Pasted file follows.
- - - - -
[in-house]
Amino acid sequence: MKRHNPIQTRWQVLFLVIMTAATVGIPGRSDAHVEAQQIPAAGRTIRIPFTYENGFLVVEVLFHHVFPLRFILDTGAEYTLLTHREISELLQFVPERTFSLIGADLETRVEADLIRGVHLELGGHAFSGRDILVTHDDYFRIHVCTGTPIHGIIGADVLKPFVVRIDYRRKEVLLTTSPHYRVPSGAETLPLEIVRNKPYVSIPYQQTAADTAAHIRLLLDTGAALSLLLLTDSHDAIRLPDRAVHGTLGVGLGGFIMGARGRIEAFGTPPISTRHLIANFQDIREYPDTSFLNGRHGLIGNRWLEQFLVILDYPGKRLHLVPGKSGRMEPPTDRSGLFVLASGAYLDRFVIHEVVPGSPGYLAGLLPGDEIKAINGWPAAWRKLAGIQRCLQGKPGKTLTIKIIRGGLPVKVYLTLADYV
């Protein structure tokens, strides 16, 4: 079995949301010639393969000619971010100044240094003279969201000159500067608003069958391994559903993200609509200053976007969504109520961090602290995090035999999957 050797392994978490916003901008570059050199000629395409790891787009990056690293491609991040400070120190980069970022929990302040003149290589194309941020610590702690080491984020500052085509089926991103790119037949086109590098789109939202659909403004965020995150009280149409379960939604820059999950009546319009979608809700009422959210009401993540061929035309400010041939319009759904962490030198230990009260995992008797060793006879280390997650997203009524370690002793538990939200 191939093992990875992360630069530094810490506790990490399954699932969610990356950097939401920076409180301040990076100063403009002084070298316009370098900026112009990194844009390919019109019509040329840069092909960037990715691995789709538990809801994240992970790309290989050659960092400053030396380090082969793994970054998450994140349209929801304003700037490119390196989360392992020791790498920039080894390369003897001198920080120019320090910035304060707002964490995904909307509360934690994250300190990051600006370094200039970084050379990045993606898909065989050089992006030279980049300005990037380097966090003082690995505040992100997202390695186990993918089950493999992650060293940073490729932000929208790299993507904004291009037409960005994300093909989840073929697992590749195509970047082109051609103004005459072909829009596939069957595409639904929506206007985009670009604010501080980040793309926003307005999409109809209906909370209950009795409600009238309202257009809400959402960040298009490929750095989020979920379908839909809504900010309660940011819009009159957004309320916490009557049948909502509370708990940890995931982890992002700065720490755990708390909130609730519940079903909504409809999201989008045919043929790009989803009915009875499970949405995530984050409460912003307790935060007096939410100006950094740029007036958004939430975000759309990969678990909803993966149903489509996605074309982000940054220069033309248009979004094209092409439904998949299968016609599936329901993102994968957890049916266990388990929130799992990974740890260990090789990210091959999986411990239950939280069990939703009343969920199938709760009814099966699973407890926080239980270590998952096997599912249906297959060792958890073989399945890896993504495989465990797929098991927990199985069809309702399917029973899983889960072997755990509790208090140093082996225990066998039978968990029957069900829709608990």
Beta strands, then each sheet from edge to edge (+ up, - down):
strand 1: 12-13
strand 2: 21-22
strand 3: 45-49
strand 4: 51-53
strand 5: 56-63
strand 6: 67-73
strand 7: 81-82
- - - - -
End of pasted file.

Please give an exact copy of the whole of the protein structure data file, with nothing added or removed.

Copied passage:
[in-house]
Amino acid sequence: MKRHNPIQTRWQVLFLVIMTAATVGIPGRSDAHVEAQQIPAAGRTIRIPFTYENGFLVVEVLFHHVFPLRFILDTGAEYTLLTHREISELLQFVPERTFSLIGADLETRVEADLIRGVHLELGGHAFSGRDILVTHDDYFRIHVCTGTPIHGIIGADVLKPFVVRIDYRRKEVLLTTSPHYRVPSGAETLPLEIVRNKPYVSIPYQQTAADTAAHIRLLLDTGAALSLLLLTDSHDAIRLPDRAVHGTLGVGLGGFIMGARGRIEAFGTPPISTRHLIANFQDIREYPDTSFLNGRHGLIGNRWLEQFLVILDYPGKRLHLVPGKSGRMEPPTDRSGLFVLASGAYLDRFVIHEVVPGSPGYLAGLLPGDEIKAINGWPAAWRKLAGIQRCLQGKPGKTLTIKIIRGGLPVKVYLTLADYV
């Protein structure tokens, strides 16, 4: 079995949301010639393969000619971010100044240094003279969201000159500067608003069958391994559903993200609509200053976007969504109520961090602290995090035999999957 050797392994978490916003901008570059050199000629395409790891787009990056690293491609991040400070120190980069970022929990302040003149290589194309941020610590702690080491984020500052085509089926991103790119037949086109590098789109939202659909403004965020995150009280149409379960939604820059999950009546319009979608809700009422959210009401993540061929035309400010041939319009759904962490030198230990009260995992008797060793006879280390997650997203009524370690002793538990939200 191939093992990875992360630069530094810490506790990490399954699932969610990356950097939401920076409180301040990076100063403009002084070298316009370098900026112009990194844009390919019109019509040329840069092909960037990715691995789709538990809801994240992970790309290989050659960092400053030396380090082969793994970054998450994140349209929801304003700037490119390196989360392992020791790498920039080894390369003897001198920080120019320090910035304060707002964490995904909307509360934690994250300190990051600006370094200039970084050379990045993606898909065989050089992006030279980049300005990037380097966090003082690995505040992100997202390695186990993918089950493999992650060293940073490729932000929208790299993507904004291009037409960005994300093909989840073929697992590749195509970047082109051609103004005459072909829009596939069957595409639904929506206007985009670009604010501080980040793309926003307005999409109809209906909370209950009795409600009238309202257009809400959402960040298009490929750095989020979920379908839909809504900010309660940011819009009159957004309320916490009557049948909502509370708990940890995931982890992002700065720490755990708390909130609730519940079903909504409809999201989008045919043929790009989803009915009875499970949405995530984050409460912003307790935060007096939410100006950094740029007036958004939430975000759309990969678990909803993966149903489509996605074309982000940054220069033309248009979004094209092409439904998949299968016609599936329901993102994968957890049916266990388990929130799992990974740890260990090789990210091959999986411990239950939280069990939703009343969920199938709760009814099966699973407890926080239980270590998952096997599912249906297959060792958890073989399945890896993504495989465990797929098991927990199985069809309702399917029973899983889960072997755990509790208090140093082996225990066998039978968990029957069900829709608990």
Beta strands, then each sheet from edge to edge (+ up, - down):
strand 1: 12-13
strand 2: 21-22
strand 3: 45-49
strand 4: 51-53
strand 5: 56-63
strand 6: 67-73
strand 7: 81-82